Excel custom formatting and the hazards of cut and paste

Was assembling a project tracking spreadsheet in Excel with plenty of custom formatting rules to categorize and tracks those things that need to be categorized or tracked. It is not something I had done in a while, since I am used to being in Mac shops, but here Numbers was not an option.

So I set up my rules for each column and then started inserting new rows and cutting and pasting things into them all over the place.

Went to go change one of my rules for a column and discovered it now had not the original six custom formatting rules, but something closer to sixty. So what happened?

Well, what happened is when setting up the initial rule for a column in Excel 2016 using the method Excel steers you into, it doesn’t set the rule for the column, it set the rule for all the cells in the column. So when I inserted a row, it split the rule into three parts, everything above the new row, everything below the new row, and the new row. So insert a dozen rows and your six rules becomes as much as 6 x 14 = 84 rules, in each column. And that many rules can really bog down Excel when opening a file, as well as making rules management nigh impossible.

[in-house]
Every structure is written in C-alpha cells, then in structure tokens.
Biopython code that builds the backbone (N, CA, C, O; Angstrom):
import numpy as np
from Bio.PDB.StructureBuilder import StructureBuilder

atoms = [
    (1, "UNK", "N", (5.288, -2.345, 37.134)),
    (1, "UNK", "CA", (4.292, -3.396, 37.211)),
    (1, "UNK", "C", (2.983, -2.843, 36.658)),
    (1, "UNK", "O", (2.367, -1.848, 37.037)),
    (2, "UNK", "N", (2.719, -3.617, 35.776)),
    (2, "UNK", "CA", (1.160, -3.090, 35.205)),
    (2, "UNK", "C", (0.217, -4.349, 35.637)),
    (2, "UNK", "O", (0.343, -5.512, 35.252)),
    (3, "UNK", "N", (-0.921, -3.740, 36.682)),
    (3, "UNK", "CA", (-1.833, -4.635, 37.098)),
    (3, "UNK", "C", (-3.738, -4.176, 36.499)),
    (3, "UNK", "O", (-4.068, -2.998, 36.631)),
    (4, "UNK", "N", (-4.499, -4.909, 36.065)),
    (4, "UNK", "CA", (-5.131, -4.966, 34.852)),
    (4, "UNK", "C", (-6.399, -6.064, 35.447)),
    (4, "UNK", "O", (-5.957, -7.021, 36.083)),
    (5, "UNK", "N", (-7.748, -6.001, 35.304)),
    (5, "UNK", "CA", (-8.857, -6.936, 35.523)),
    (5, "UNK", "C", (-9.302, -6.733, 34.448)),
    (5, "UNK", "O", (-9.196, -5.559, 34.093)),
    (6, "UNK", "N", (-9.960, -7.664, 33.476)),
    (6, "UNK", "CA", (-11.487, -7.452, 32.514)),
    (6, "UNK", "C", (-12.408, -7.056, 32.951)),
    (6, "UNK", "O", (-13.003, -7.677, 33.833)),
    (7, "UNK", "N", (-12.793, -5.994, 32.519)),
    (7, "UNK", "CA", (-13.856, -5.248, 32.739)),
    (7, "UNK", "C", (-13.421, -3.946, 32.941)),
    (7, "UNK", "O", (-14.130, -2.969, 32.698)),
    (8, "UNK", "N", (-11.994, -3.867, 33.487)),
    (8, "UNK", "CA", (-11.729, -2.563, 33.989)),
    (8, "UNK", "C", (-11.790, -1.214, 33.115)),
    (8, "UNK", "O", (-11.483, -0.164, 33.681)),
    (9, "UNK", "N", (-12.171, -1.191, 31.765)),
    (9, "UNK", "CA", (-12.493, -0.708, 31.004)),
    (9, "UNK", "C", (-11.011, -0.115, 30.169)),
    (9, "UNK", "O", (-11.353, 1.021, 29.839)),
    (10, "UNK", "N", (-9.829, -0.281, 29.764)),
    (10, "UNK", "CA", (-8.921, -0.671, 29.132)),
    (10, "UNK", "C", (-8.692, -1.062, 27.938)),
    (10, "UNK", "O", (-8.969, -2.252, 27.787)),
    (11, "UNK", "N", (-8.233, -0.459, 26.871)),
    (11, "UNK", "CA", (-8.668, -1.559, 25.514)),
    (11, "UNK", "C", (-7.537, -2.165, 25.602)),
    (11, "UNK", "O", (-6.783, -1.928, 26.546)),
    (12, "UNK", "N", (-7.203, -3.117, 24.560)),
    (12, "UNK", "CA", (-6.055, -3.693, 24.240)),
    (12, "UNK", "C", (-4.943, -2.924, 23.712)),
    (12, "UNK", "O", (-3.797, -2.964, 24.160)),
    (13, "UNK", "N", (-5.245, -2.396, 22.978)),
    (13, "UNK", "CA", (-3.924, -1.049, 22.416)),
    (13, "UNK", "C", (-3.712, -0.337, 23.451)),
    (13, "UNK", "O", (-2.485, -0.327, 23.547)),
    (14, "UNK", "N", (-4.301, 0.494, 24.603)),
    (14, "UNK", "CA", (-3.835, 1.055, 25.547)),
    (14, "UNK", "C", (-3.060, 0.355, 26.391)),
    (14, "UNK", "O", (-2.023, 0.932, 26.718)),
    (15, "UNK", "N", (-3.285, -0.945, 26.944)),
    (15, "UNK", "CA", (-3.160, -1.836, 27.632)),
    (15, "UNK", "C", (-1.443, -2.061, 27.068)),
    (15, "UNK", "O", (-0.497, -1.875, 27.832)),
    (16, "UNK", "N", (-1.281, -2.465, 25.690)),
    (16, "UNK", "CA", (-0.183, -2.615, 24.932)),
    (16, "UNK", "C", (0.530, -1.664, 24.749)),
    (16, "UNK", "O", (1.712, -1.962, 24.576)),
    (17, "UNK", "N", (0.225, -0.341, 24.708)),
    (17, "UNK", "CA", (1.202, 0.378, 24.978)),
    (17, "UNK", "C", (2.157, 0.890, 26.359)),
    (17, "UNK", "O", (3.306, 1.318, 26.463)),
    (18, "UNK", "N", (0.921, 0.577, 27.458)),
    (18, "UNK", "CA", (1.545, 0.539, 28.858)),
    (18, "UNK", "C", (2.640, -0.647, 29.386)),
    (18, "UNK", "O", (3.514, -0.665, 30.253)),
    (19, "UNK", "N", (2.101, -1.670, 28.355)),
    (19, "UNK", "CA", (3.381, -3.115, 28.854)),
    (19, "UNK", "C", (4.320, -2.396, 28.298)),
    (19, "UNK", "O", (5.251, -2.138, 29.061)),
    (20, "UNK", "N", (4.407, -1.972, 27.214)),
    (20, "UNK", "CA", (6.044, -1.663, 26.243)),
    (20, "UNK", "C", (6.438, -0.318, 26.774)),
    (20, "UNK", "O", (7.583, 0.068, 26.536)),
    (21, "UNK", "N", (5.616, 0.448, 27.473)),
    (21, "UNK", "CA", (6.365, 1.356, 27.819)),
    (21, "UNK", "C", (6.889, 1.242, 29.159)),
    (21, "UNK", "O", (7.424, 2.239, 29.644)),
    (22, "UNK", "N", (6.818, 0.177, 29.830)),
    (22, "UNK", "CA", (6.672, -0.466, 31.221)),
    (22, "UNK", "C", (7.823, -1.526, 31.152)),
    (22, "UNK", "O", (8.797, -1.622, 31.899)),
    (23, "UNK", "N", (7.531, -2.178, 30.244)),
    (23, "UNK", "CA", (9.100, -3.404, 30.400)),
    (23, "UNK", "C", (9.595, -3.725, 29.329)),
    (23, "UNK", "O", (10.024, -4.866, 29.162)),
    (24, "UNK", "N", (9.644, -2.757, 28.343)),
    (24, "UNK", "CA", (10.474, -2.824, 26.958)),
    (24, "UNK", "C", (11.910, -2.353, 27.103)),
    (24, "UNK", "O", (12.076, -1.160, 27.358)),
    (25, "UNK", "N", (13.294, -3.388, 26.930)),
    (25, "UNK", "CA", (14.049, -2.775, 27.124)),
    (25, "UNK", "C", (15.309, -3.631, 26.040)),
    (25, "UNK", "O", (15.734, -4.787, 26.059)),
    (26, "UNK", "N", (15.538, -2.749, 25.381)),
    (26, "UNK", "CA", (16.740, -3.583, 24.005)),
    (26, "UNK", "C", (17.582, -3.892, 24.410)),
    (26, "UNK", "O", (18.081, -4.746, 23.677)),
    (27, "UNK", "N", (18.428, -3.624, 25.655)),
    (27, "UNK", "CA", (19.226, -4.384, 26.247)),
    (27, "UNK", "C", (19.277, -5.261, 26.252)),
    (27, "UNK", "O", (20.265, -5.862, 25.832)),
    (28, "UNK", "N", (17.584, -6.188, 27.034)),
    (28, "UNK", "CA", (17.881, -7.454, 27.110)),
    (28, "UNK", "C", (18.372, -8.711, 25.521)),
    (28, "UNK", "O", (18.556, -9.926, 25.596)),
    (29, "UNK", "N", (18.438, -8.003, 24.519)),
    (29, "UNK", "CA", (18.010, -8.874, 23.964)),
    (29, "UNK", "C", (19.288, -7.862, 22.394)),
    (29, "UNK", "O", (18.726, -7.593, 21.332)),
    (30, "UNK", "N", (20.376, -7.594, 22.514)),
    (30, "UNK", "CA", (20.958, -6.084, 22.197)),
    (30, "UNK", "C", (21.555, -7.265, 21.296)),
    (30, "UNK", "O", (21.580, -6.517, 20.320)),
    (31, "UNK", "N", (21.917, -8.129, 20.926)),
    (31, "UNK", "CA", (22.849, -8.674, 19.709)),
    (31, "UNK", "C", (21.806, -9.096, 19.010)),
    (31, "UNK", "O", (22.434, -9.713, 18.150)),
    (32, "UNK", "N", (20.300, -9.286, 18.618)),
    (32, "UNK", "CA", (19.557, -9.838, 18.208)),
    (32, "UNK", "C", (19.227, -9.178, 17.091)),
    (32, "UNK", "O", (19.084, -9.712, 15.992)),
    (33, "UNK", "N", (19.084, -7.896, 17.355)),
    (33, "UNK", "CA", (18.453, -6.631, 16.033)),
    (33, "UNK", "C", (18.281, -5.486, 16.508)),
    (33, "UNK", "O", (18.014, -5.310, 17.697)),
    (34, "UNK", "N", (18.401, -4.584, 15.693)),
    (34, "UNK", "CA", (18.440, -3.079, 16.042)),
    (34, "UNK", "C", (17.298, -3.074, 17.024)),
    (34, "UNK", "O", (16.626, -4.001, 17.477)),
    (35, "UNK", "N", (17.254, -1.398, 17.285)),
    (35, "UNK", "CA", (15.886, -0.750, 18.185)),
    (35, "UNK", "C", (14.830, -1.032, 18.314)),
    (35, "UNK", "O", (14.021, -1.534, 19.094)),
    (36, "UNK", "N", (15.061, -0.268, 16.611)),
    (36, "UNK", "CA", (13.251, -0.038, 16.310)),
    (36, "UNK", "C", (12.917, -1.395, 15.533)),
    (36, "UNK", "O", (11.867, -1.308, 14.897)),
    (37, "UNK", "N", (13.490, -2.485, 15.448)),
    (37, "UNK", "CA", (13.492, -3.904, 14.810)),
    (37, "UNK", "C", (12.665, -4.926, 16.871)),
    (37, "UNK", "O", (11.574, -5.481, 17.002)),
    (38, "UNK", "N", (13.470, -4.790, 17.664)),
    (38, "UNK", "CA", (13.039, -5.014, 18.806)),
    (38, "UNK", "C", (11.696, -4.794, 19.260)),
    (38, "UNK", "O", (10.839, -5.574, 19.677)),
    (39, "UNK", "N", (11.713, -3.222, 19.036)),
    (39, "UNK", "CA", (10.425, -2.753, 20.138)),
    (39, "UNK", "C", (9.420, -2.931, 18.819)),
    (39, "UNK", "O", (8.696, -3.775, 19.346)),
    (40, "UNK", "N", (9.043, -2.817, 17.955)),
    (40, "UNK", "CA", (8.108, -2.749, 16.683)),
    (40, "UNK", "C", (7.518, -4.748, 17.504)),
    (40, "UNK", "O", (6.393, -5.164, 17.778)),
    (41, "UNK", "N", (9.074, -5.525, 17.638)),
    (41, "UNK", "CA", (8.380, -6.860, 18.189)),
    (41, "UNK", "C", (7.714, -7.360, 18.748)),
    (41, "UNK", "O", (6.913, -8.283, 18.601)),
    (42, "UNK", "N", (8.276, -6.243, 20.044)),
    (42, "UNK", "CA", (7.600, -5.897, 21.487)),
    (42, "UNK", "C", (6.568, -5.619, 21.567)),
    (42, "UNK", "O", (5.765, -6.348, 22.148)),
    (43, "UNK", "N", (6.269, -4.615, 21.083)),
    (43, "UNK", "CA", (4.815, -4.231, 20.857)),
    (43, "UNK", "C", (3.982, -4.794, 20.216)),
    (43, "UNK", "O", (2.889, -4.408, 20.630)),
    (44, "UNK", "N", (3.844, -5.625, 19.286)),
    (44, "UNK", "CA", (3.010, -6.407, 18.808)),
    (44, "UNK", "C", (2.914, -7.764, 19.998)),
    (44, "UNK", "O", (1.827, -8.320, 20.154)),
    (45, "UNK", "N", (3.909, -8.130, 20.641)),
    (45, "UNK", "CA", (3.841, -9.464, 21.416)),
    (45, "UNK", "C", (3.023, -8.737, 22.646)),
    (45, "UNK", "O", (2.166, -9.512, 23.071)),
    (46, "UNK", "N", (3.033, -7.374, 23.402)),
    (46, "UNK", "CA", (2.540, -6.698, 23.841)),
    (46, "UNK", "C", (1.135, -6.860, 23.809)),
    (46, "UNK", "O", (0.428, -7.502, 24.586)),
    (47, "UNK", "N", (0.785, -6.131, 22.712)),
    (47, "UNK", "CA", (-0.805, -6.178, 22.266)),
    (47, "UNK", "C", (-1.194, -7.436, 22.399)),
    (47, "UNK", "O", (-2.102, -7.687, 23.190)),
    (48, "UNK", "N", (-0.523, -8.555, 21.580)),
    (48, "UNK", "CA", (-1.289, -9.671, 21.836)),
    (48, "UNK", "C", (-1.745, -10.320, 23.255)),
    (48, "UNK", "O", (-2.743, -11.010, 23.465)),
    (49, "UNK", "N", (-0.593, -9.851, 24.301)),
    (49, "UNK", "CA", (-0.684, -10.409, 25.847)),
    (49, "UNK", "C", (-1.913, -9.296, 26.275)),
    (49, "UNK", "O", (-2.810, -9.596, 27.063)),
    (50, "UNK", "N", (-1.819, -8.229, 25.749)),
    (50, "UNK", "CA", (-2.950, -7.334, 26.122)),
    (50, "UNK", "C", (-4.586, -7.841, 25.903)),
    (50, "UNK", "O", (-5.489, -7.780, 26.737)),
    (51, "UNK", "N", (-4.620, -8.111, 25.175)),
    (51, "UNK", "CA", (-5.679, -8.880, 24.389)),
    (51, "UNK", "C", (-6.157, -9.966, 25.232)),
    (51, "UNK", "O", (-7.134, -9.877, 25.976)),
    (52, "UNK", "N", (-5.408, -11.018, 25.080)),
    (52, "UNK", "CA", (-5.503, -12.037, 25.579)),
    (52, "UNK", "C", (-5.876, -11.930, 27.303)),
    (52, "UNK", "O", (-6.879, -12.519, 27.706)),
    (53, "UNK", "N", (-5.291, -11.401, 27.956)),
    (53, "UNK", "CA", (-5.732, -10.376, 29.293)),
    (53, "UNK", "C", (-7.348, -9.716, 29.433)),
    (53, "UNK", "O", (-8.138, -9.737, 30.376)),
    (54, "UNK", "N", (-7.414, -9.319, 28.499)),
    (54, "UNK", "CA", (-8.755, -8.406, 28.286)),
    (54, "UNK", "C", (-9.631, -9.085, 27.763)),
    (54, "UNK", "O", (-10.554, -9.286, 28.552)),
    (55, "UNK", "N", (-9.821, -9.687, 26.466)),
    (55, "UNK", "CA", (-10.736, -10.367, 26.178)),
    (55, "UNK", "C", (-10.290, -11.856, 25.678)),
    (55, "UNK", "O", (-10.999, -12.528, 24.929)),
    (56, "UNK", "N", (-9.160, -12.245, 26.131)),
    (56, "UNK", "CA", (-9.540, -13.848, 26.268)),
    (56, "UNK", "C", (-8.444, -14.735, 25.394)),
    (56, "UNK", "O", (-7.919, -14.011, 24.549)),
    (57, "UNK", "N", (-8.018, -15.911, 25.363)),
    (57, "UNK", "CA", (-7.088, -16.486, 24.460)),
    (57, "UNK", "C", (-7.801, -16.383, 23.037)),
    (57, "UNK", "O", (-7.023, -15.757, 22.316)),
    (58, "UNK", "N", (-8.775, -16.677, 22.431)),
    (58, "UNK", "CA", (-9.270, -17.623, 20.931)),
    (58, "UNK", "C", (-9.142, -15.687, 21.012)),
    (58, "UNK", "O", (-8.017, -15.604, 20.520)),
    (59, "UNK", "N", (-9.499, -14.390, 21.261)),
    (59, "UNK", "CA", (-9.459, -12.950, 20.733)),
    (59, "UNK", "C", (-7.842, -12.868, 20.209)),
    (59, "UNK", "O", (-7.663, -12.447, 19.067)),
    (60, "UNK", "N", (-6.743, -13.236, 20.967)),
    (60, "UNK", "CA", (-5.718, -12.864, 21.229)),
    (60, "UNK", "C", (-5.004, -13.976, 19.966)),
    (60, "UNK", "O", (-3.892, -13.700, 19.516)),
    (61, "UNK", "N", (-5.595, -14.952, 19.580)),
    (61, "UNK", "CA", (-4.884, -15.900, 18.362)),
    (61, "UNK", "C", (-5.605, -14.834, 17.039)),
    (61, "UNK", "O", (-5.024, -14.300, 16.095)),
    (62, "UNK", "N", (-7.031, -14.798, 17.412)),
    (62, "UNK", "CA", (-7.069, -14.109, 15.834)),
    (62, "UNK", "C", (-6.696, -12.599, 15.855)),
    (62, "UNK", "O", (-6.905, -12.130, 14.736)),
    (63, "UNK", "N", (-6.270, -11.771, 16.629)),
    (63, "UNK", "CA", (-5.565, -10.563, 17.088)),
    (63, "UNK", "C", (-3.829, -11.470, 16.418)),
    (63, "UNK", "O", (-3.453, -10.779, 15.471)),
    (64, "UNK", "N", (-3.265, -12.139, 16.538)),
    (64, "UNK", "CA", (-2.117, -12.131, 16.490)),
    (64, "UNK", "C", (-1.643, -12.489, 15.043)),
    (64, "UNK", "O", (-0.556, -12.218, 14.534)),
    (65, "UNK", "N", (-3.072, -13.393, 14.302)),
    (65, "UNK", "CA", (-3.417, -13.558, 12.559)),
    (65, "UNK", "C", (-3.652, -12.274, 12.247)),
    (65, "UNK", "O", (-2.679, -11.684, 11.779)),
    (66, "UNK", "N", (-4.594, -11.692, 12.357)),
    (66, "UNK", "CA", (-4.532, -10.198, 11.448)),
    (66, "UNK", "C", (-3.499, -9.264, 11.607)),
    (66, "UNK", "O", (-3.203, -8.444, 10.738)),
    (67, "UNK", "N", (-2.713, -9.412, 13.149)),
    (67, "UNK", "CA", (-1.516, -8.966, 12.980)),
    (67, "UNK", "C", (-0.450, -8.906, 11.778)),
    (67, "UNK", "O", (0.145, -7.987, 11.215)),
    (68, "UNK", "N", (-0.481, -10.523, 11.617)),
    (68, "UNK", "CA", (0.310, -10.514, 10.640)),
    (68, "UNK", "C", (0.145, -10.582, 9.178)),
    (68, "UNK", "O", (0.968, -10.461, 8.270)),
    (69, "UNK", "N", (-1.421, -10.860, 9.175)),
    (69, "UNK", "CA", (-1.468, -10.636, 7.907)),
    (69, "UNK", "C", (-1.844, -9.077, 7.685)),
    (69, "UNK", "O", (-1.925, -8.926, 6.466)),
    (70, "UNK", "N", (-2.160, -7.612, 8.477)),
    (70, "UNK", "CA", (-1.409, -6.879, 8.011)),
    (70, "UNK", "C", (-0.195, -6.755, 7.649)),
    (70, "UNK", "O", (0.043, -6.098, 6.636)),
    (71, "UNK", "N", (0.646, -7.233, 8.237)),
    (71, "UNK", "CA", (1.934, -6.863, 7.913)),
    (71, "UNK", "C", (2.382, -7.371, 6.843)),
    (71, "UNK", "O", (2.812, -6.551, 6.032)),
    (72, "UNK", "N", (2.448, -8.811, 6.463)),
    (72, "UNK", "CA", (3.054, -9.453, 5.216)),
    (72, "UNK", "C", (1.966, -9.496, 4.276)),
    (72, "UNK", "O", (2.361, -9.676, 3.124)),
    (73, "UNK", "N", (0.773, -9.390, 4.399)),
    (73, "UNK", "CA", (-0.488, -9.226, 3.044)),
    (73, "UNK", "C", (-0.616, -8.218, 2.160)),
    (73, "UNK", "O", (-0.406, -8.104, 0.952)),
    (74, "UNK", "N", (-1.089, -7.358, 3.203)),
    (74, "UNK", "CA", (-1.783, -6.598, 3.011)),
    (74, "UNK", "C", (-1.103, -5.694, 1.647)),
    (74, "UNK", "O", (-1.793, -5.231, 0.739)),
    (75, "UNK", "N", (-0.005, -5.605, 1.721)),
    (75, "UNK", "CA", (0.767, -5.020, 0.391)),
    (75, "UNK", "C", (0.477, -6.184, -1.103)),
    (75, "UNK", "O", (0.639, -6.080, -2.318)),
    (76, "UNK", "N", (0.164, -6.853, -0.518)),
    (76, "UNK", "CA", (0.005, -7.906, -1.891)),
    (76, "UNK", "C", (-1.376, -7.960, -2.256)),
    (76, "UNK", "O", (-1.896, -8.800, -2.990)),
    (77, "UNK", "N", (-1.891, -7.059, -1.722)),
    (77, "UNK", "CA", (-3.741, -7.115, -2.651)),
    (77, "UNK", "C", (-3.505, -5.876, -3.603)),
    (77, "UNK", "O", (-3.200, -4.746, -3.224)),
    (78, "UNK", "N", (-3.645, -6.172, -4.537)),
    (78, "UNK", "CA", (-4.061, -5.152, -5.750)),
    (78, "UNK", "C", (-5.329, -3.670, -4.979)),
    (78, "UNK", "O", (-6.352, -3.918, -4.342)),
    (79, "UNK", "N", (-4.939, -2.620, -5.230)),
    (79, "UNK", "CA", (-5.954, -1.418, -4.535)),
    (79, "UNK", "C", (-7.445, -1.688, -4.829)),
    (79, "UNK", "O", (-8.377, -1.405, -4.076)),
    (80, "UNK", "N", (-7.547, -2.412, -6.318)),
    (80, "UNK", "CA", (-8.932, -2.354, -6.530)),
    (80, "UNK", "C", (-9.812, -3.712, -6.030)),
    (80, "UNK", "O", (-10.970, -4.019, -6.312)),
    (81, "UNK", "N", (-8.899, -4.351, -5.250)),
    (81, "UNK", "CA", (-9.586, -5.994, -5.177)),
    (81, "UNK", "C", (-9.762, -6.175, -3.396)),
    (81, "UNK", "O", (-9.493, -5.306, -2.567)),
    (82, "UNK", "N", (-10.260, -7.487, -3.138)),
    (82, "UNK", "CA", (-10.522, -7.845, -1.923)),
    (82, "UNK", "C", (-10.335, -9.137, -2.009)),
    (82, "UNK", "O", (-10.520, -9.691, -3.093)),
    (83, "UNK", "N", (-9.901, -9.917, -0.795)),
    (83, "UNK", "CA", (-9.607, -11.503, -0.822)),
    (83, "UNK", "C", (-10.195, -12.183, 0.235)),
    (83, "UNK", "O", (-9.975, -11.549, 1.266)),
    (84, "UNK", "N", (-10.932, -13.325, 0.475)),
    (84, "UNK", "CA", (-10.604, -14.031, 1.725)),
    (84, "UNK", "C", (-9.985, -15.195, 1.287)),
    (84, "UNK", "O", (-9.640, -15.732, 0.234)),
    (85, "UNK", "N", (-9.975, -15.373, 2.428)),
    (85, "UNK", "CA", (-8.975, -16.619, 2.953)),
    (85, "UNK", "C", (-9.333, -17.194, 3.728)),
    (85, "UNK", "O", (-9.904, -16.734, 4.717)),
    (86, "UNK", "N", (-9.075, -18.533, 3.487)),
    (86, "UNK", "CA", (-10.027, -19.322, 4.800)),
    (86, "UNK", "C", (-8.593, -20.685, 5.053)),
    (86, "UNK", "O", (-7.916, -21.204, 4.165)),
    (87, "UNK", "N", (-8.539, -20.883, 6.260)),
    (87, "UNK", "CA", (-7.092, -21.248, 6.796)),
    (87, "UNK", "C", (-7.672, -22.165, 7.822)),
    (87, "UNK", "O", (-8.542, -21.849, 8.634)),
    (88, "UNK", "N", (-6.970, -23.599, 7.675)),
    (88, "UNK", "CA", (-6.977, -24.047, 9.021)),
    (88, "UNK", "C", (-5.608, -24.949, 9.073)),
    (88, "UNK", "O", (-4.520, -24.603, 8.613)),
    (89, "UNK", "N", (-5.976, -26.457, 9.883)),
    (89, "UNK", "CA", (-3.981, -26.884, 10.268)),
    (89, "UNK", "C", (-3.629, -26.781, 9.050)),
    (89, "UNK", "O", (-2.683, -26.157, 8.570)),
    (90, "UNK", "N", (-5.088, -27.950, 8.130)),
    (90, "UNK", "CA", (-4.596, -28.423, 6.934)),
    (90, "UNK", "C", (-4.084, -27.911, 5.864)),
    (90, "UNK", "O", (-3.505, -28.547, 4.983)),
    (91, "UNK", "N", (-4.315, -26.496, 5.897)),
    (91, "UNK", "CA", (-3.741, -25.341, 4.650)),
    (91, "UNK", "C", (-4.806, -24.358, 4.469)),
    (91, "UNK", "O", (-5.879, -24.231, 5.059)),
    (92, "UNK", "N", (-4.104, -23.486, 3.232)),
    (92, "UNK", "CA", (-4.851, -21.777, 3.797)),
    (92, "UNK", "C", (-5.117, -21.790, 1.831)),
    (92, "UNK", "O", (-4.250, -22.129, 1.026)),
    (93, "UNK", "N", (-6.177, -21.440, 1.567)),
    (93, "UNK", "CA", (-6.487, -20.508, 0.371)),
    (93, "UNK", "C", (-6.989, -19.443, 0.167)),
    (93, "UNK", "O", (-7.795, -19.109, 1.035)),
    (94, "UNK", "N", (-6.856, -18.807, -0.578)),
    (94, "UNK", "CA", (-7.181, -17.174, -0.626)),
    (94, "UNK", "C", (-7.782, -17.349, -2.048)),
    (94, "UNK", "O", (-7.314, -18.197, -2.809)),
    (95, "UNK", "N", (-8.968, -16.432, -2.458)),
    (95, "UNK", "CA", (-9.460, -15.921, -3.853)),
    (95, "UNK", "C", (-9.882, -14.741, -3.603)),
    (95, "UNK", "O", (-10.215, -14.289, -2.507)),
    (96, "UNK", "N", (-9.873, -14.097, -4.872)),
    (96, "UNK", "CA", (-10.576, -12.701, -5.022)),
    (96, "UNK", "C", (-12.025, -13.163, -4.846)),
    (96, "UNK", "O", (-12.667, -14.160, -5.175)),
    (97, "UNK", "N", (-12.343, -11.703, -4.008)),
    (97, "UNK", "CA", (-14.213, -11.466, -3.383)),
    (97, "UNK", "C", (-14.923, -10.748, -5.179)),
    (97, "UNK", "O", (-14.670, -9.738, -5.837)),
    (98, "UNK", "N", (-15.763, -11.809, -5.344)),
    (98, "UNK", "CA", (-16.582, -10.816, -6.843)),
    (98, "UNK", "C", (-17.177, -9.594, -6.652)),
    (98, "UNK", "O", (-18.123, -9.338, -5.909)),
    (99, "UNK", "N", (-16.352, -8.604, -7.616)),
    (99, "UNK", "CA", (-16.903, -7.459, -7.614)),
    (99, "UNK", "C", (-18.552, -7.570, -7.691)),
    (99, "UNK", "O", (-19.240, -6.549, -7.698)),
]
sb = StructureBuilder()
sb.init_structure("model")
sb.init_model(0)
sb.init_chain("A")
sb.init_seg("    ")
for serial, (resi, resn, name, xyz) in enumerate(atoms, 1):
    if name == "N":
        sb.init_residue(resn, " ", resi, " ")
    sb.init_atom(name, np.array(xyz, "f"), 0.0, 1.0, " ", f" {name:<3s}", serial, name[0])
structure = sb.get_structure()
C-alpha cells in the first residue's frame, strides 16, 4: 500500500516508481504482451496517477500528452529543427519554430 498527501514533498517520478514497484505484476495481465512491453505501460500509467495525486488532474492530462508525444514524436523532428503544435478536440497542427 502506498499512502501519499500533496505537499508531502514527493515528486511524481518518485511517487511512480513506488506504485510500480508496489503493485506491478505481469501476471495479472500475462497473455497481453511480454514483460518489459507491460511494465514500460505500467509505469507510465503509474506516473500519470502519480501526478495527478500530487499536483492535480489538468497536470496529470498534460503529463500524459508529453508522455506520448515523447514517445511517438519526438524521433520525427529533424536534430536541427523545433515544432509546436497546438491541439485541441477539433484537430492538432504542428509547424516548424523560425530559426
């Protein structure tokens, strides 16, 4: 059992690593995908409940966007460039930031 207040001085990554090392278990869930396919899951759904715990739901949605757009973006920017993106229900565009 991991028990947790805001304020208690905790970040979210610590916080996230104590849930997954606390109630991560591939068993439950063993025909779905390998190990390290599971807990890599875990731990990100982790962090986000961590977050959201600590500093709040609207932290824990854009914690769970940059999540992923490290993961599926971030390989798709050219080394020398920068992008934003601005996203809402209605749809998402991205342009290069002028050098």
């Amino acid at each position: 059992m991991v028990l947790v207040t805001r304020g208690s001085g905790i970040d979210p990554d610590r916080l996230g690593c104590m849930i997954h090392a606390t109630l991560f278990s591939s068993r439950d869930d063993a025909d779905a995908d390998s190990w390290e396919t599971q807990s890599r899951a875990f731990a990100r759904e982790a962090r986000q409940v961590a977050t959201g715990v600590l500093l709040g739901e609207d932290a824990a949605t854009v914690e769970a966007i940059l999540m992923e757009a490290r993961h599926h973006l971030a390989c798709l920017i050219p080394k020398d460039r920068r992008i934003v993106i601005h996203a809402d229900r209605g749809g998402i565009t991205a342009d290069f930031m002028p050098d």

They key is that bit about where it styles all the cells in the column and not the entire column, even though you selected the column header. So you think you set rules for $A:$A and you really set rules for $A$1:$A$1048576.

The fix is pretty simple, if an annoying extra step. Go into **Conditional Formatting > Manage Rules ** and clean up all that extra cruft. Remember, Excel requires a range, so if you are not spanning columns make sure the single column is listed as both. Then do some inserting and cutting and pasting and check again to make sure it worked the first time.

After that, insert, cut and paste without Excel helpfully adding rule after rule after rule.